Educational Welfare Services which are part of the Tusla Education Support Service (tess) deal with children and families who have difficulties in relation to school attendance, participation, retention. It operates under the Education (Welfare) Act 2000. The tess statutory and school support services of the Child and Family Agency work collaboratively with schools and other relevant services to secure better educational outcomes for children and young people.
Aims and objectives of EWS
The aims and objectives of this statutory service are to ensure that every child either attends school regularly or otherwise receives a minimum education; to ensure and secure every child’s entitlement to education. Educational Welfare Officers work with families and children in a child-centred way to overcome barriers to their school attendance, participation and retention; and work closely with schools, educational support services and other agencies to support school attendance and resolve attendance problems for the benefit of children and families.
Who do we work with?
The Educational Welfare Service works with children, young people and their families who are experiencing difficulty with school attendance; this is done through, home visits, educational welfare conferences and collaboratively working with different agencies. The main priority of the work is around the welfare of children and young people and to ensure that concerns around attendance are addressed before attendance becomes a crisis issue.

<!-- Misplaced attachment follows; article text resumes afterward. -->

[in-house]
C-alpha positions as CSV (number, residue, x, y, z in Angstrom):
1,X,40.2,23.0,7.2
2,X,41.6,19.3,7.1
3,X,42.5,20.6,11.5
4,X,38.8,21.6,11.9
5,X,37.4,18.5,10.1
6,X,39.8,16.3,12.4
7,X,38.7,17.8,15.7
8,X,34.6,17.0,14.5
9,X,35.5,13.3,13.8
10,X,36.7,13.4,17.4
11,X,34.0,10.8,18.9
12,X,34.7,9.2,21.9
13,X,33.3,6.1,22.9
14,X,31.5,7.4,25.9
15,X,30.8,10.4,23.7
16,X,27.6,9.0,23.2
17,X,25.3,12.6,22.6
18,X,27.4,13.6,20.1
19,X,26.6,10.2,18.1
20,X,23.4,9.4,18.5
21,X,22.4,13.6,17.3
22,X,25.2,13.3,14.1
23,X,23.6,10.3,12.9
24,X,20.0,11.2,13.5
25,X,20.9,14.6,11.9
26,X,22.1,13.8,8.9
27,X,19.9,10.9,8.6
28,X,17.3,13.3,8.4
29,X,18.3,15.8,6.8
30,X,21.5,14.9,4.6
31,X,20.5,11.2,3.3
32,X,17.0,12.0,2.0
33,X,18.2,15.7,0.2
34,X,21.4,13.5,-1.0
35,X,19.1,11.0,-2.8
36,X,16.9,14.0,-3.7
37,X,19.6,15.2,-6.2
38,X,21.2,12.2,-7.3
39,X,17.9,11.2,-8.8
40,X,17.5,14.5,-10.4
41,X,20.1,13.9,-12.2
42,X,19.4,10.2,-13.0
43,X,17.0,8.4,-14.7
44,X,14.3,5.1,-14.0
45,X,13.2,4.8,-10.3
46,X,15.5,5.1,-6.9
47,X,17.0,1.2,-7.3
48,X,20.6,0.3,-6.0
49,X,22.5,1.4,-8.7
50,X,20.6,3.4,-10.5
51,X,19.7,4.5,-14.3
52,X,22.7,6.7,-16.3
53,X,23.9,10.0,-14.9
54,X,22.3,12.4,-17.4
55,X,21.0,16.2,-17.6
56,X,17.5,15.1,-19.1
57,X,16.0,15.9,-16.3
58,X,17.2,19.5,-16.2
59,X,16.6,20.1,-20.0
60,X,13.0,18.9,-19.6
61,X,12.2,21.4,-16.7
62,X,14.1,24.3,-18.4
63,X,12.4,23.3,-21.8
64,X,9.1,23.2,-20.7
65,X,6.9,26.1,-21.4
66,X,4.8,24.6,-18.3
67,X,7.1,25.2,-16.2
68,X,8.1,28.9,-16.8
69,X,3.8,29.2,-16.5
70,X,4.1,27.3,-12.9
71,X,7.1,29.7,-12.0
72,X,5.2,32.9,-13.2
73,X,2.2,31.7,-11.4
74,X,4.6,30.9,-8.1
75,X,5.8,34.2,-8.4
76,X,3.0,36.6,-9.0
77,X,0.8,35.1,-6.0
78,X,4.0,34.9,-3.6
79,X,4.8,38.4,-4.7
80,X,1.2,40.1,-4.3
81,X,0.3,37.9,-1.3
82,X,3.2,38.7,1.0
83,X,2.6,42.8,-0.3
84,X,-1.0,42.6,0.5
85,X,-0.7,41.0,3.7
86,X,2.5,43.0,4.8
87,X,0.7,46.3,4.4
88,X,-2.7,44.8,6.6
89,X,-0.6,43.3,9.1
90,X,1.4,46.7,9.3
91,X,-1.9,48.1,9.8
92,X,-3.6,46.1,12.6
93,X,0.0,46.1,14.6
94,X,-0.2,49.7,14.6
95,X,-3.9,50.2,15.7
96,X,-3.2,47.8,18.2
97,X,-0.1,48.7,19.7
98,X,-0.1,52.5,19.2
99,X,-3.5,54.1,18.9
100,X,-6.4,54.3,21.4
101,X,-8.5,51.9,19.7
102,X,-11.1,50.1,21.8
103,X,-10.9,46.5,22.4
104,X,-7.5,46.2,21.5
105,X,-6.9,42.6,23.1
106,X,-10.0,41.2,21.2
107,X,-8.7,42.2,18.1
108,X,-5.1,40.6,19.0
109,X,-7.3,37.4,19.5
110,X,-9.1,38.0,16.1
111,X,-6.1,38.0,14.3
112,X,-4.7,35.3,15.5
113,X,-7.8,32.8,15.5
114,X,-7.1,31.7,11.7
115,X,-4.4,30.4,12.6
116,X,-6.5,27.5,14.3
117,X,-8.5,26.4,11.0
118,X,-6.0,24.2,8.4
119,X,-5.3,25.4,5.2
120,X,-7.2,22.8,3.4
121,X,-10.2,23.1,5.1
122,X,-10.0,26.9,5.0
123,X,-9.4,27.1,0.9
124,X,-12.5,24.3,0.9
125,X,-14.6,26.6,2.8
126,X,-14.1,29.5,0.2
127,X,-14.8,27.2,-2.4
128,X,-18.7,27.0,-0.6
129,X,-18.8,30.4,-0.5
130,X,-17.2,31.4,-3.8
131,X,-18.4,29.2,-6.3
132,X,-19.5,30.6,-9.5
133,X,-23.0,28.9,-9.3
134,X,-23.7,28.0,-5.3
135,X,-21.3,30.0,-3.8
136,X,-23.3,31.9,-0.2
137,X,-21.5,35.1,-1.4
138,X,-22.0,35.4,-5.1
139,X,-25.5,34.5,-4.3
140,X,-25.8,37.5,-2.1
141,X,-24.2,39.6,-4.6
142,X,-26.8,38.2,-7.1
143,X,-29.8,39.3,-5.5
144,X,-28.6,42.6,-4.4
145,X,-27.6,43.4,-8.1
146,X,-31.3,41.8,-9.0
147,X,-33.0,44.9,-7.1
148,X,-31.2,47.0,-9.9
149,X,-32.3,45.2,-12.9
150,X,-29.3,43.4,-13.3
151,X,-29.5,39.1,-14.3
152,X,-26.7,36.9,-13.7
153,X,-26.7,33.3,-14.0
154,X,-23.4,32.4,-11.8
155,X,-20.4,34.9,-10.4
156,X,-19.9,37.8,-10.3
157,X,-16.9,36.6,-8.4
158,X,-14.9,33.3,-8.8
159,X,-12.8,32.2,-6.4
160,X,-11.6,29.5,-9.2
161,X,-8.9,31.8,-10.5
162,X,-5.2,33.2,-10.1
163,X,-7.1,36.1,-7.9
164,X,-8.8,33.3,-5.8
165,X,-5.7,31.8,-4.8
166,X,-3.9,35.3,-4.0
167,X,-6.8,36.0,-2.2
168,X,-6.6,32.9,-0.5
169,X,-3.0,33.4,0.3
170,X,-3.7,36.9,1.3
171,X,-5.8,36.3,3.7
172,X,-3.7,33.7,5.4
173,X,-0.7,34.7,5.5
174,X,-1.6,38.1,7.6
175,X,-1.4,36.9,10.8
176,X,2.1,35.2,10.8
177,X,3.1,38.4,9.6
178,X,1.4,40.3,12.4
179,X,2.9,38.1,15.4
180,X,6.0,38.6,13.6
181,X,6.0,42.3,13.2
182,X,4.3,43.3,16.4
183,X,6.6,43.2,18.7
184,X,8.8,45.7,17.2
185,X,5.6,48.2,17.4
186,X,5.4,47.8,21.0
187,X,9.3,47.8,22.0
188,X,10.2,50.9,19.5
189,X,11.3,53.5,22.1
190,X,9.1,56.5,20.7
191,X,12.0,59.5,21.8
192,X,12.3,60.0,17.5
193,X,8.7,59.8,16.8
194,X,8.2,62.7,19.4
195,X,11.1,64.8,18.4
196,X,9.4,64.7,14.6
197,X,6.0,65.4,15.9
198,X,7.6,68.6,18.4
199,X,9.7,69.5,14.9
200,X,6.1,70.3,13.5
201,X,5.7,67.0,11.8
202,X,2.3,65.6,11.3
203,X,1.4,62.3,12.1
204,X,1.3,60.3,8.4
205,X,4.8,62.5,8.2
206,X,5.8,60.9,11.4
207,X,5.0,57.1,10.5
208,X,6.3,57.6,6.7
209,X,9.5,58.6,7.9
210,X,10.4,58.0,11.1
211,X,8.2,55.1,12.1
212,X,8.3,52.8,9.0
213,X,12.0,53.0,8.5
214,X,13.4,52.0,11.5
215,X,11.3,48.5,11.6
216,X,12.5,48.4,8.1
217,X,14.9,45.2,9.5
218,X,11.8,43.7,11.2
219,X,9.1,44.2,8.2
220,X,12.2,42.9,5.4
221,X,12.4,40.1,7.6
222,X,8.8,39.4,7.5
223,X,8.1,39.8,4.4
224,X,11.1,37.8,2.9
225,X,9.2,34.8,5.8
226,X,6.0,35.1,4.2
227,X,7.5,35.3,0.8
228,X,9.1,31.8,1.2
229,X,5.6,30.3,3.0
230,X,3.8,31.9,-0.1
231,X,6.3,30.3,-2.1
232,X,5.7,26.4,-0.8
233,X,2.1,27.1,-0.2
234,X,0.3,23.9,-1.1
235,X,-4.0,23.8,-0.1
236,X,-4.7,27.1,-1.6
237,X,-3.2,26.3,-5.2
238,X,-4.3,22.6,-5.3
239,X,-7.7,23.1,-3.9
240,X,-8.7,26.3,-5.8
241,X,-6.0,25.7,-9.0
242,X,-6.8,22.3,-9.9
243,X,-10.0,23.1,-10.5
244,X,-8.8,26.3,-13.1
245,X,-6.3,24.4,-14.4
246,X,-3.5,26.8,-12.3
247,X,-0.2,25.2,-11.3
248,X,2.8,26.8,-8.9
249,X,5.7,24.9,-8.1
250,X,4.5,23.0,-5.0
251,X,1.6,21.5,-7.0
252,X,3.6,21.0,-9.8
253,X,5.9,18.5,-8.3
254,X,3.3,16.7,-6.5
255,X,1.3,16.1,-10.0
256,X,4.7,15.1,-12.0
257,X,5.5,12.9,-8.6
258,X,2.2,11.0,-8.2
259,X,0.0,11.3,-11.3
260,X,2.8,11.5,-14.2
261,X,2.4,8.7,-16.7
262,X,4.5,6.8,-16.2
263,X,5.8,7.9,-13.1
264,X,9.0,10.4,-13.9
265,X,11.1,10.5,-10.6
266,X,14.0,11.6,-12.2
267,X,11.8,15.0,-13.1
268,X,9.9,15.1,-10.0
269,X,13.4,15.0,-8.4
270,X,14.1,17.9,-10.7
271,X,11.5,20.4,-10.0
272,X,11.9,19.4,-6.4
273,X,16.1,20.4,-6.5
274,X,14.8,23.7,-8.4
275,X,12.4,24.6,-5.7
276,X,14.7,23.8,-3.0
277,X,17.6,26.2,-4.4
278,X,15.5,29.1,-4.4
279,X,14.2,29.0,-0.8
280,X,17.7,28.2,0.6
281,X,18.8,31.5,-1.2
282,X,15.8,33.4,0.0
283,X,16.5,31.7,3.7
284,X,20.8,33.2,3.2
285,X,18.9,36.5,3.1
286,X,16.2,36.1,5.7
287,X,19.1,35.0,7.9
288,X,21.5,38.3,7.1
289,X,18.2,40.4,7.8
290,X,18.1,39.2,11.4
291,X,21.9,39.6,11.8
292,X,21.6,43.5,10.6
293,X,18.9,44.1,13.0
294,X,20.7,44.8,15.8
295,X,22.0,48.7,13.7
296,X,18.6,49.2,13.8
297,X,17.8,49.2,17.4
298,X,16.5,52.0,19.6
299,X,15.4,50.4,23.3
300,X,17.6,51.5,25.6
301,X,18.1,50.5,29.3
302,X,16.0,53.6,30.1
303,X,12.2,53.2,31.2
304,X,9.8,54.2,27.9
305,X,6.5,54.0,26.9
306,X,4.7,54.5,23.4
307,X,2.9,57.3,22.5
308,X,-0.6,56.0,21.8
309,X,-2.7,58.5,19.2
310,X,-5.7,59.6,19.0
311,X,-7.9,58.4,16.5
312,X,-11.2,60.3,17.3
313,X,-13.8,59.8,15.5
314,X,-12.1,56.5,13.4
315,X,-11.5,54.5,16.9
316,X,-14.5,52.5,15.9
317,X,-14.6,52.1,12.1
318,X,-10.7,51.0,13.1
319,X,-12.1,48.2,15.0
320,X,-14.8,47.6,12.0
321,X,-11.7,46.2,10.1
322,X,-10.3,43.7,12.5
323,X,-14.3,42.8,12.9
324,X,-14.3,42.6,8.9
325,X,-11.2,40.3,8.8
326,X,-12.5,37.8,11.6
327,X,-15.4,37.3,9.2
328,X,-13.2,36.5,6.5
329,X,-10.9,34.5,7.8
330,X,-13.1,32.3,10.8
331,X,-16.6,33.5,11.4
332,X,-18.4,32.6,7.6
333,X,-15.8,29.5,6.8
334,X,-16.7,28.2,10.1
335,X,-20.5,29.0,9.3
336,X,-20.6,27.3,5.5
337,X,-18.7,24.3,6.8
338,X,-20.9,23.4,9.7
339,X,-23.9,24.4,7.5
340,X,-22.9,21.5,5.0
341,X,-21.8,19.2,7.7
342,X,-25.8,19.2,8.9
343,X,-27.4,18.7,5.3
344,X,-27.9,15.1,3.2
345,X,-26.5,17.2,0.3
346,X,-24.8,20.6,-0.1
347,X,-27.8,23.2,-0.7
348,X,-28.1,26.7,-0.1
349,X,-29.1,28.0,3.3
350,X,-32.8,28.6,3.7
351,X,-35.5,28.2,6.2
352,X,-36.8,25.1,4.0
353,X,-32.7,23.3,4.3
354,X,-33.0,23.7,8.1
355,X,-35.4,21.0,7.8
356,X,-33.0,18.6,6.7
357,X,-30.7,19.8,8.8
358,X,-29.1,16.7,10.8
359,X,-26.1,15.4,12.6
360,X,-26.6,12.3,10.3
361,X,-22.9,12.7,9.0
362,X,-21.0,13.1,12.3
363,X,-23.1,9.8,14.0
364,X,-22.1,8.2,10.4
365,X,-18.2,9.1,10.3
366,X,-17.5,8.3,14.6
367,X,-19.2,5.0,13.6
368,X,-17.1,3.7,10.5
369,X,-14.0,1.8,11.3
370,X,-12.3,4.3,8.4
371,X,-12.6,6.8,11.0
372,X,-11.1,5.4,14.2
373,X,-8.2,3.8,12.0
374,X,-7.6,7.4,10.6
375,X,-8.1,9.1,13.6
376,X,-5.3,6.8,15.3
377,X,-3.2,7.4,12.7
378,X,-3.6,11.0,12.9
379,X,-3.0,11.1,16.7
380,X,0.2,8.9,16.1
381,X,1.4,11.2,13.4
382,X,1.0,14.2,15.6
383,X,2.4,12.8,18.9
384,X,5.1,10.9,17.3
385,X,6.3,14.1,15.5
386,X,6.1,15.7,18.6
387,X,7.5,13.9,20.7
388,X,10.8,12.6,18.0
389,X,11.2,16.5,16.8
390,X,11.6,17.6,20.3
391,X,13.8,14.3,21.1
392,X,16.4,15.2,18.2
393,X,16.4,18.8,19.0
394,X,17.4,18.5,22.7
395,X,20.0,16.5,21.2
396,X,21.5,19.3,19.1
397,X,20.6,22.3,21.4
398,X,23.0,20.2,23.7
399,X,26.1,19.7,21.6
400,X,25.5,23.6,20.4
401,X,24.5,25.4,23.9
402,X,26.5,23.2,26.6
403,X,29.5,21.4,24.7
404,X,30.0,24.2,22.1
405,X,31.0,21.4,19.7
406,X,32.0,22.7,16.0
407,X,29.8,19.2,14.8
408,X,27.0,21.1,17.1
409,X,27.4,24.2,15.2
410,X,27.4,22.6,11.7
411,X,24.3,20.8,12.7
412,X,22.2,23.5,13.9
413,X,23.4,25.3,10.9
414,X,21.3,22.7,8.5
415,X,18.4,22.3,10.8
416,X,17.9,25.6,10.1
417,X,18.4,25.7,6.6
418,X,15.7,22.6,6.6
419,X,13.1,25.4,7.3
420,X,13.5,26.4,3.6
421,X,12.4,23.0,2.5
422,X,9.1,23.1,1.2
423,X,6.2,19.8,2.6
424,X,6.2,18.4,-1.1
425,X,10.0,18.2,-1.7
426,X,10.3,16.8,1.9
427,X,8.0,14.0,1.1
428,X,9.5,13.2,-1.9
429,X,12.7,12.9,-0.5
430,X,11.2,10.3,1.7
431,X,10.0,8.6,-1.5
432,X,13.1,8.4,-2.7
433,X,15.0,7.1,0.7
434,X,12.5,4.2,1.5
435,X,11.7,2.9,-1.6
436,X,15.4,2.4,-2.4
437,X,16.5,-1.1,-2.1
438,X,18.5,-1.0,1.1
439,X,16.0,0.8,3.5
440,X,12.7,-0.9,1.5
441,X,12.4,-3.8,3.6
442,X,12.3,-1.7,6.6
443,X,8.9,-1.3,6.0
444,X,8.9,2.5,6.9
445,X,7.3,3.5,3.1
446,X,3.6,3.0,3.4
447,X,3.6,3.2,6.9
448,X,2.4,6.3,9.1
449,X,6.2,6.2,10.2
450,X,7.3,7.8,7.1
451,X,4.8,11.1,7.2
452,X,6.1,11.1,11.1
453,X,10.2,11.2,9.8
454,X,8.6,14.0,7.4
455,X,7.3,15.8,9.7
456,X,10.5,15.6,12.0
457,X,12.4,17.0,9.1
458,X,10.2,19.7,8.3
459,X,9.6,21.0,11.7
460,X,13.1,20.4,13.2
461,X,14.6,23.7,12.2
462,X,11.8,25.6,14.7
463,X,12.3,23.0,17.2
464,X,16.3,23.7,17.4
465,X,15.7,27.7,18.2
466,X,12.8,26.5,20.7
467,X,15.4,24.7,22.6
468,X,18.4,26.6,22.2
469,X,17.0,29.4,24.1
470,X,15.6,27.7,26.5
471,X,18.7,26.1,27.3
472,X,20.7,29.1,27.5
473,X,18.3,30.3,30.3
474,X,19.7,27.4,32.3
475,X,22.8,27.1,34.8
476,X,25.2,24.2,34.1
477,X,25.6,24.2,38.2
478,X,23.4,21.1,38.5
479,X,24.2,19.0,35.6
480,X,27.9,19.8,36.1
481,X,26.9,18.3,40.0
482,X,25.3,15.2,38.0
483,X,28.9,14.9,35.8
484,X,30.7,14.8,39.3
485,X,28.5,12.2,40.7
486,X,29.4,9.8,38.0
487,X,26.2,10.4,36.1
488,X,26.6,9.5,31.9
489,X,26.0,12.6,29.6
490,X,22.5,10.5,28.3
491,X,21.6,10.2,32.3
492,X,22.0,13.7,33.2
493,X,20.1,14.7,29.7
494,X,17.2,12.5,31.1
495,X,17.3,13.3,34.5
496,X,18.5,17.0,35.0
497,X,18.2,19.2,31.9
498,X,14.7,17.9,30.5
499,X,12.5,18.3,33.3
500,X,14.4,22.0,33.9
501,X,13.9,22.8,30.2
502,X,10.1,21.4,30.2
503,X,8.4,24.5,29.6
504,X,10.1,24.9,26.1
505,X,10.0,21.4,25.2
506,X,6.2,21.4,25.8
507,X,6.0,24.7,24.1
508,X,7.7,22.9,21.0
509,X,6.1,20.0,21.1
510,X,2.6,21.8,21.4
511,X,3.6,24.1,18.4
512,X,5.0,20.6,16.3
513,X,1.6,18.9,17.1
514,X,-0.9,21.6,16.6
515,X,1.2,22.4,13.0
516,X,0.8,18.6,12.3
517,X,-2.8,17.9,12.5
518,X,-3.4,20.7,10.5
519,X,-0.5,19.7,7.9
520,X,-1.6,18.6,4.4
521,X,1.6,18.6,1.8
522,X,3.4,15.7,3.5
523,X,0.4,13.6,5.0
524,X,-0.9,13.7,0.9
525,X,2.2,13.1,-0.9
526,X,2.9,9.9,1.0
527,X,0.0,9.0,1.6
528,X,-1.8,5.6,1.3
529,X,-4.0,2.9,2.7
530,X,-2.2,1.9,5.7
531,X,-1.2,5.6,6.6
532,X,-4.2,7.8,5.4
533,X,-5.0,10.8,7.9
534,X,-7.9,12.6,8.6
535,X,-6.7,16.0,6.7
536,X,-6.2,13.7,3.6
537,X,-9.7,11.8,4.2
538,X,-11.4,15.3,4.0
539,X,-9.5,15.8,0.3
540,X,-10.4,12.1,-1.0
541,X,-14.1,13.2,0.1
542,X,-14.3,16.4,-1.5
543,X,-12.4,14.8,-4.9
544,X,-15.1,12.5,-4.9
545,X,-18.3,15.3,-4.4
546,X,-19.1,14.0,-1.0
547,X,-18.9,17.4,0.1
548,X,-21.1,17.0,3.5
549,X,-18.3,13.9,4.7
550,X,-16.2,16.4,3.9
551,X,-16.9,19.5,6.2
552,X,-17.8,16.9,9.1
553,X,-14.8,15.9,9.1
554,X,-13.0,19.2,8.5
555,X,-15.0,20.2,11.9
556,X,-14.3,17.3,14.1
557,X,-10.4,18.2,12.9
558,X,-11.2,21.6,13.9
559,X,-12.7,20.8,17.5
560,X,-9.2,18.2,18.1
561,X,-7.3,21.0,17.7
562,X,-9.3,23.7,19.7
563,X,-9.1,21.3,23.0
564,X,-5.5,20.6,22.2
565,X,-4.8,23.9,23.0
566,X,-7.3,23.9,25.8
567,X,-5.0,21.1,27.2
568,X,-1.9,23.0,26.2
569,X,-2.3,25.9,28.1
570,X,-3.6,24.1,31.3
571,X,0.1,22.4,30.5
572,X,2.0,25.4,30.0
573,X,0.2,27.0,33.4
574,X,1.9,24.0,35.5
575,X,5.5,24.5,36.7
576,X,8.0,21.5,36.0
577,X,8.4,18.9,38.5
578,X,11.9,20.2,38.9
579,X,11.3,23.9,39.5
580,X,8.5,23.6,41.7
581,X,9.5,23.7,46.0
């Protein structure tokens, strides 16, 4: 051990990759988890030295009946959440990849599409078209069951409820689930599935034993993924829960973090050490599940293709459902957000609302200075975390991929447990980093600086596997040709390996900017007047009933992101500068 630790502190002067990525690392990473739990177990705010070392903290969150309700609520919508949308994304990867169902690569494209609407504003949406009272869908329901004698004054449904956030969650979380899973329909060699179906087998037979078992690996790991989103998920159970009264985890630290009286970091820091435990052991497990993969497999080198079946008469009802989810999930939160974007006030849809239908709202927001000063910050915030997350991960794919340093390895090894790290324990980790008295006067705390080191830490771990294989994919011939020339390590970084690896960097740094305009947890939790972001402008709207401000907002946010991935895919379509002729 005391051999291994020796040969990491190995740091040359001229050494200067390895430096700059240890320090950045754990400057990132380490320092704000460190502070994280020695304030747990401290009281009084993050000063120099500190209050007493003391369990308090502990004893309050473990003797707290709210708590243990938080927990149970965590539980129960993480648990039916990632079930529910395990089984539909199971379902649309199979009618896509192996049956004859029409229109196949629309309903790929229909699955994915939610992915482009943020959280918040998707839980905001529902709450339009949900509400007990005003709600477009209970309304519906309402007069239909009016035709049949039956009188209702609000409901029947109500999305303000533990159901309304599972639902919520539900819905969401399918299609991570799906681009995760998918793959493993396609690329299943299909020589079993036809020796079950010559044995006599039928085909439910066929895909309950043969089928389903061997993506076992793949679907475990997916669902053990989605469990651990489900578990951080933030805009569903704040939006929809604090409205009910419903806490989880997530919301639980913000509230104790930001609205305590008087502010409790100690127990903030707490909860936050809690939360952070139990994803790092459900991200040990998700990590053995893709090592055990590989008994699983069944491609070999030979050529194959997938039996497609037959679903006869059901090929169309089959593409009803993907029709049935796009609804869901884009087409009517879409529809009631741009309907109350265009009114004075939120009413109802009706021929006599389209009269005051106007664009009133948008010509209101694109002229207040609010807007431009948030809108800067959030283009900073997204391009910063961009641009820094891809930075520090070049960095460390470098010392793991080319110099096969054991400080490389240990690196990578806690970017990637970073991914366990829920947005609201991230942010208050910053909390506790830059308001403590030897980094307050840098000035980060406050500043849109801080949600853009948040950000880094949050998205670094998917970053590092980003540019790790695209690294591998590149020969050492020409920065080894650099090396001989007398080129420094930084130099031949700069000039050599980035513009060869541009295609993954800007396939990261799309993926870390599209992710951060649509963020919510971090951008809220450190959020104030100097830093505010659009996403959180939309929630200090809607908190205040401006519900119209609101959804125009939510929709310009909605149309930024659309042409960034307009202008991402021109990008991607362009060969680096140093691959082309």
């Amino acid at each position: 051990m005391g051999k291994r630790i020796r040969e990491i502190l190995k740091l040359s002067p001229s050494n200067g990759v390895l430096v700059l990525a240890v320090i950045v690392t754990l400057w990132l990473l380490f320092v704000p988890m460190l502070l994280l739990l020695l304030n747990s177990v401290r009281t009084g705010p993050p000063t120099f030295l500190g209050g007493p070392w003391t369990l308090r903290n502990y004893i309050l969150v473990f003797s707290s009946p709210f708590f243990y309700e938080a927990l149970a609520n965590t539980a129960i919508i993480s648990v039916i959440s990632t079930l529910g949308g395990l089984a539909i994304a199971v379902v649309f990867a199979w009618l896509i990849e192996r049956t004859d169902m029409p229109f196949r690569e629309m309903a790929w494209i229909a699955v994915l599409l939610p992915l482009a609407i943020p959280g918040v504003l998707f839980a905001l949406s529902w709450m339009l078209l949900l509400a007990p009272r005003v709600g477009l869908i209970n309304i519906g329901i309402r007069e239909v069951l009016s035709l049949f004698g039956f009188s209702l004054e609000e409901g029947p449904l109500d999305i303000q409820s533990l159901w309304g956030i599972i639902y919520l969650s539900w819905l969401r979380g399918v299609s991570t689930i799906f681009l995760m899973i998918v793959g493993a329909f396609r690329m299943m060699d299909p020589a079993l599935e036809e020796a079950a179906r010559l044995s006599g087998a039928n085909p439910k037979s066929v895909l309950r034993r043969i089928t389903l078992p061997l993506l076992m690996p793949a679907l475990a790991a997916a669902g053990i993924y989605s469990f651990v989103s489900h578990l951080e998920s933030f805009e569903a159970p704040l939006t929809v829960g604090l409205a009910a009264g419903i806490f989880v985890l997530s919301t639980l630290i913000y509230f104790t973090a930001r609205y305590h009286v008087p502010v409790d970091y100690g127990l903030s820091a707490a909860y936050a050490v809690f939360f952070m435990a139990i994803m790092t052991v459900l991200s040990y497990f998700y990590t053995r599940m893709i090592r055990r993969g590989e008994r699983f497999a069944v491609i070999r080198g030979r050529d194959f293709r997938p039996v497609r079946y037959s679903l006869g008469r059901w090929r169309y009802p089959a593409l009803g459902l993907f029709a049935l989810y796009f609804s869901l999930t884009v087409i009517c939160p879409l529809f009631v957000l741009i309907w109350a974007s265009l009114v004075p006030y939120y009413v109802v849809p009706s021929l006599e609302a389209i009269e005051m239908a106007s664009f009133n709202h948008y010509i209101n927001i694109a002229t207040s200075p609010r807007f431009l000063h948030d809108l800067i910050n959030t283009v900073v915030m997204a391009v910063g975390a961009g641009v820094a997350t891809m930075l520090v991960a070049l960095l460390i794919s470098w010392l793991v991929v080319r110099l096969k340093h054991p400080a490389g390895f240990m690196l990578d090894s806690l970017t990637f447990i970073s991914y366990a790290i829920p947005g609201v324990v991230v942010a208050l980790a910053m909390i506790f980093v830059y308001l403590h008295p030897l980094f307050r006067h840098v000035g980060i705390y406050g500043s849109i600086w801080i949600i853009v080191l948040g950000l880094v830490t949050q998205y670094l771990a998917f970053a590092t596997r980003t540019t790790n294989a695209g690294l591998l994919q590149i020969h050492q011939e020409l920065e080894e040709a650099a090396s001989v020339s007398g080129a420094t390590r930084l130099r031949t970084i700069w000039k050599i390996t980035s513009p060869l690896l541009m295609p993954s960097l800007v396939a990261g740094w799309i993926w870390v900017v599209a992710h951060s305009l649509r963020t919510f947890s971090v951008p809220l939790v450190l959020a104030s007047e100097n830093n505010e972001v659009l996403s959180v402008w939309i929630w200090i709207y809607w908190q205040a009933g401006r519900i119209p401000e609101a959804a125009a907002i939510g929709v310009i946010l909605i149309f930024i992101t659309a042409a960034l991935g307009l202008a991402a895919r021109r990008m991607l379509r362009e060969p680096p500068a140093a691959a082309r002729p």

Responsibility of parents
When a student is absent from school it is the parents responsibility to inform the school, in writing, of the reason for the absence. If a parent fails in his or her duty to ensure that their child attends school then the Educational Welfare Officer has the power to take legal action against the parent under the Education (Welfare) Act 2000. The Education Welfare Act covers all children between 6 to 16 years of age. This is the compulsory school-going age. The statutory service is a national service covering all 4,000 schools both DEIS and non-DEIS, and both primary and Post-Primary.
Listening to what young people have to say
The most sustainable outcomes in educational welfare work are achieved when the views of the young person have been listened to and acted upon. As part of the assessment process and formulation of a plan Educational Welfare Officers are encouraged to involve the child and listen to the voice of the child.
During an evaluation in 2009, children expressed the following views in relation to working with an Educational Welfare Officer-:
(National Educational Welfare Board: Reducing the Barriers to School Attendance: Testing a new way of working. Richards (2009) pp. 21, 29 and 30).